Negative publicity can be a sudden, unexpected event or can occur in waves over time. It can feel like an onslaught of storms pounding the coast. Wells Fargo and United Airlines both faced such an onslaught over the past few weeks and months.
How should a business respond? How can a company repair a damaged reputation and win back customers?
Although I don’t know much about these situations other than what I have read, heard, and seen in the media, I am aware of how hard it is to convince consumers that a product or company is worth buying. And I also know how difficult and time-consuming it can be to win back their “trust”.
We published a study five years ago with my colleagues, Gui Liberali of Erasmus School of Economics Rotterdam and Glen L. Urban of the MIT Sloan School of Management, entitled “Competitor information, trust and two field experiments.
Regaining Customer Trust
We closely followed four marketing field experimentations by an American automobile manufacturer whose brand suffered decades of negative publicity about the quality of their products. The experiments were centered on actions taken by the company to regain trust.
In an experiment, automakers offered potential customers the chance to test-drive cars from competitors so they could compare them to the company’s lineup. In another experiment, an internet recommendation system was used to help customers choose the right car for their needs, even if the automaker didn’t make it.
Another experiment included customized relationship management and a moderated forum to allow customers to talk to each other about the different cars they were considering.
The theory was sound: the new automaker offerings were better than what customers thought. The automaker thought it would be the winner in a fair comparison and wanted to allow customers to do so.
Oscar Munoz, United’s CEO, may find it difficult to win back the loyalty of customers. Richard Drew/AP Photo
Why they have succeeded
We found that telling consumers they can trust a business is not enough. It is important to prove that a business and its products are indeed trustworthy. Customers must also be given tangible proof of the company’s changes and improvements.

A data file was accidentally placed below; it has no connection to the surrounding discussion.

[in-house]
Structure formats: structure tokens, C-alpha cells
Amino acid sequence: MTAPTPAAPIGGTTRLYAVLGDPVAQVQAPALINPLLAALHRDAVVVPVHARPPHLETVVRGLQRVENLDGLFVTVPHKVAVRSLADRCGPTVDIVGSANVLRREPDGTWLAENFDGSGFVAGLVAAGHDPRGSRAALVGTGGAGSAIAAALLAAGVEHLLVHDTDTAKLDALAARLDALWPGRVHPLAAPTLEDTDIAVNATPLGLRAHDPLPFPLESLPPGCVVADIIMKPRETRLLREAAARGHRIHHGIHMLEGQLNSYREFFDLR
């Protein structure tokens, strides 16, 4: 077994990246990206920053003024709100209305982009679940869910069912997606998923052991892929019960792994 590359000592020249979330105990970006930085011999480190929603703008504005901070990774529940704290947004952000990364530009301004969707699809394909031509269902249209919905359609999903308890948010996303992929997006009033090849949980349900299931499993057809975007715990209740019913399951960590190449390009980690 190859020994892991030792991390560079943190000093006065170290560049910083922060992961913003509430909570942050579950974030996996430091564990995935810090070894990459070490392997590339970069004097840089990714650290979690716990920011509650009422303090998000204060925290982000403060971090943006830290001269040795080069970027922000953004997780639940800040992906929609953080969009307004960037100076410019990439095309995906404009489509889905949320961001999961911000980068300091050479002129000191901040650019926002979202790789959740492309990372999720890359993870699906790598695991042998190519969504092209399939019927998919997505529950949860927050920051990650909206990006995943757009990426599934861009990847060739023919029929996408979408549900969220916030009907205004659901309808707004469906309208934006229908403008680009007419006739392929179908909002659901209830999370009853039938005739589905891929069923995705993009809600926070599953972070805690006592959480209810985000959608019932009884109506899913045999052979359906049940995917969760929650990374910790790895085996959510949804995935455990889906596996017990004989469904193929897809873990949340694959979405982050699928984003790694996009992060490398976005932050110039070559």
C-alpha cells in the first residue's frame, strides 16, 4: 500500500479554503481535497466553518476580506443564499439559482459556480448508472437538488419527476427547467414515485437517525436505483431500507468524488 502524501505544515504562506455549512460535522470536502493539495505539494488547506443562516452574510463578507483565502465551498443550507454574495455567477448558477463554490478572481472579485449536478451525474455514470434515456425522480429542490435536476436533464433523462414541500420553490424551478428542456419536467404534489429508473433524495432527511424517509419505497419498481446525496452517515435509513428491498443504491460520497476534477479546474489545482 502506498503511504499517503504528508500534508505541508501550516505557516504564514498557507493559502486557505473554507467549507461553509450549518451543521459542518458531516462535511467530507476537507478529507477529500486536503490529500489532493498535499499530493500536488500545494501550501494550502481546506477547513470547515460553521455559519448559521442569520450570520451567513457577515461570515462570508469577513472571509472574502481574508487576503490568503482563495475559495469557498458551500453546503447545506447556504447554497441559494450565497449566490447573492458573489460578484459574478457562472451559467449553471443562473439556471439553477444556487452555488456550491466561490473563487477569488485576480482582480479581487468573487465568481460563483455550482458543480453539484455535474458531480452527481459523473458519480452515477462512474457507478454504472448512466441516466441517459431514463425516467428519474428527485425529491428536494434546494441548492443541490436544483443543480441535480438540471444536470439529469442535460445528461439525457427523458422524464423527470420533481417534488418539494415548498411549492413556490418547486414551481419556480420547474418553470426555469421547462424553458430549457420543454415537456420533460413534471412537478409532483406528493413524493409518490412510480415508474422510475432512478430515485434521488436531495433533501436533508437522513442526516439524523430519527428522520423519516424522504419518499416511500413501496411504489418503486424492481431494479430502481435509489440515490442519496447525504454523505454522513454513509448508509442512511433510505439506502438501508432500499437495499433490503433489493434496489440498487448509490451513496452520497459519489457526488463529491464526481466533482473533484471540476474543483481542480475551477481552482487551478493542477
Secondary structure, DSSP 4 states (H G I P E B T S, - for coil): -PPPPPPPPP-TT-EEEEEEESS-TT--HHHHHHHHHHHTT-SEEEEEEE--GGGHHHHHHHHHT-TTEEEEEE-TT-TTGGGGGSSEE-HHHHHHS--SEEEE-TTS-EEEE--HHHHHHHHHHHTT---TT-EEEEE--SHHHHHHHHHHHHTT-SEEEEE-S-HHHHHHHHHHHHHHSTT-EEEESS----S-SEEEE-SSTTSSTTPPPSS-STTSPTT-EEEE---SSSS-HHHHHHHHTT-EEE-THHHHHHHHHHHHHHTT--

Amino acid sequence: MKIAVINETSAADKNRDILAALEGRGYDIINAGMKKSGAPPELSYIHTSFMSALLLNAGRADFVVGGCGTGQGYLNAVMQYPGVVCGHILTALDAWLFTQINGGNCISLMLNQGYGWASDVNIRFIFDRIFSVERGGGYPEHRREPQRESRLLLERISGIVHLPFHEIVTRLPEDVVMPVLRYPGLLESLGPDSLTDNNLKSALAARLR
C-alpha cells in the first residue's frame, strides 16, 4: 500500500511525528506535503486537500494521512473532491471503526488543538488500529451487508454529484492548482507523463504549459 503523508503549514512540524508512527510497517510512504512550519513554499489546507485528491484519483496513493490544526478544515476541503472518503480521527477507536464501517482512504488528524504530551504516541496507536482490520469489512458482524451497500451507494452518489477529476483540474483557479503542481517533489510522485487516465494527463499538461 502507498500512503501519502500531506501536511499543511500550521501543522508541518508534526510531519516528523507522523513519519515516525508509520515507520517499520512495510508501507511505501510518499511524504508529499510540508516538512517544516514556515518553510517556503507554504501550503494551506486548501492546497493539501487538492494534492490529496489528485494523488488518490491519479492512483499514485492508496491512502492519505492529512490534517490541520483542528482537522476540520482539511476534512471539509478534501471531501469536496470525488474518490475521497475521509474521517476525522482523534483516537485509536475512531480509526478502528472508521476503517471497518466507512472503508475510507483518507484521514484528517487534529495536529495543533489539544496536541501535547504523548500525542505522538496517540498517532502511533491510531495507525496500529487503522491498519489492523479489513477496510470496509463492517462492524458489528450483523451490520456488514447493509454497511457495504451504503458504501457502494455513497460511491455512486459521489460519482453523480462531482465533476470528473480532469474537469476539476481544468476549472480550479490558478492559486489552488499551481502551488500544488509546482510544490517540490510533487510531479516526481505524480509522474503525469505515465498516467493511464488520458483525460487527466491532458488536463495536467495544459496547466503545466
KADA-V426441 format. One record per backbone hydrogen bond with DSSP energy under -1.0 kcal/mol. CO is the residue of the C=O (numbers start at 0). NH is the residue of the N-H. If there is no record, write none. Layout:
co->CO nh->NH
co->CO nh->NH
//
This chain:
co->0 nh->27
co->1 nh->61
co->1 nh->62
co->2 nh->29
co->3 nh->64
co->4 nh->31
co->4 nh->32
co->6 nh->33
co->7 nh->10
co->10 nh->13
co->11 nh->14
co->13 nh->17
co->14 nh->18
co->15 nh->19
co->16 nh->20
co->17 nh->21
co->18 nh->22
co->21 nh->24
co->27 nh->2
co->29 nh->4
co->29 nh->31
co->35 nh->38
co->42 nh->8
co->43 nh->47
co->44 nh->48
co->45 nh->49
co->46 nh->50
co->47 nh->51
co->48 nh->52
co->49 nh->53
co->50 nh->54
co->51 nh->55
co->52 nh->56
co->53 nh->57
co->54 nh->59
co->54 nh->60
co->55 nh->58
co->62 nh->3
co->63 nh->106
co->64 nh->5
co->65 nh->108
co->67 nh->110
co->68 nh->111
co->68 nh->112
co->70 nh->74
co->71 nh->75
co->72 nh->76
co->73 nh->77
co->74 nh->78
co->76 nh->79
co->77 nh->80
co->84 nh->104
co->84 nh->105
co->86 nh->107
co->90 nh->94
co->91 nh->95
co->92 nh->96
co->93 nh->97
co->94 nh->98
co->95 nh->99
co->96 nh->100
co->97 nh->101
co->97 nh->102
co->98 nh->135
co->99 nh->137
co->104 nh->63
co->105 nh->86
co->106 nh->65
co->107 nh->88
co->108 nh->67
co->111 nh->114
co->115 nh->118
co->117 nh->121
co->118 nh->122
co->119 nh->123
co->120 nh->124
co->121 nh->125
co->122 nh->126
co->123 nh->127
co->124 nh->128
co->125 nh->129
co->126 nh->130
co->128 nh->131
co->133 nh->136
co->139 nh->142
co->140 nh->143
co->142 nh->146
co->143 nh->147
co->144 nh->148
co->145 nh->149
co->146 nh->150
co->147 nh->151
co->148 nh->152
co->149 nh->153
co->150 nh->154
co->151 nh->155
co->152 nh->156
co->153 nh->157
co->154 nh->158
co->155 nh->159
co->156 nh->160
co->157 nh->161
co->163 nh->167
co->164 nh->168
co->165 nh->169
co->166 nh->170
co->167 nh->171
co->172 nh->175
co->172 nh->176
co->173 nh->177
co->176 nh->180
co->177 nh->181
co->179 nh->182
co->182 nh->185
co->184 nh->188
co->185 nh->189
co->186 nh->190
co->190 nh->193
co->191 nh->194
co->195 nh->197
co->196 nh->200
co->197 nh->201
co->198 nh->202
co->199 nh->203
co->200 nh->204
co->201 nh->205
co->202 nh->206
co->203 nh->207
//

The automaker’s experiments increased trust, which, more importantly, led customers to consider its cars and buy them.
This automaker is working to give customers competitive information when there are good news or when it’s cost-effective. Customers are encouraged, for example, to test-drive cars longer. Dealers offer competitive test drives to selected customers. They may rent competitive vehicles for the test drive.
It wasn’t sufficient for the automaker to establish a genuine and observable level of trustworthiness. Customers who were skeptical and wouldn’t even consider buying the automaker’s cars needed to be convinced. The company used cost-effective methods, like digital marketing and targeted marketing campaigns, to convince these skeptical customers to seek out information and pay attention.
Bottom line: There is promised “trust”, and there is genuine “trustworthiness”. And the only way to reach that stage of trustworthiness is by making genuine internal changes. Then, you can get your customers back in dealership showrooms – or Wells Fargo branches if it’s an automaker – or onto United planes. It’s only then that consumers can decide for themselves if a company or its products are “trustworthy.”
Winning over skeptics
It is good marketing to give customers comparative information on a company’s product compared to its competitors, even if they aren’t skeptical.
If the company is indeed changing and producing a higher-quality product or services, then providing information about competitors can be a great way to win over a highly skeptical client and create a “virtuous circle” of loyalty and trust.
I’m not familiar with the specifics of Wells Fargo or United’s marketing plans. If the messages they send to the public are not targeted and supported by tangible and trustworthy products and services, then it is unlikely that as many people will be won back. It is crucial that both firms pay attention to their customers and offer high-quality service.
Over many years, trust is built by providing the customer with products and services that meet their needs. Listening to the voice of the customer and valuing it is how you earn trust.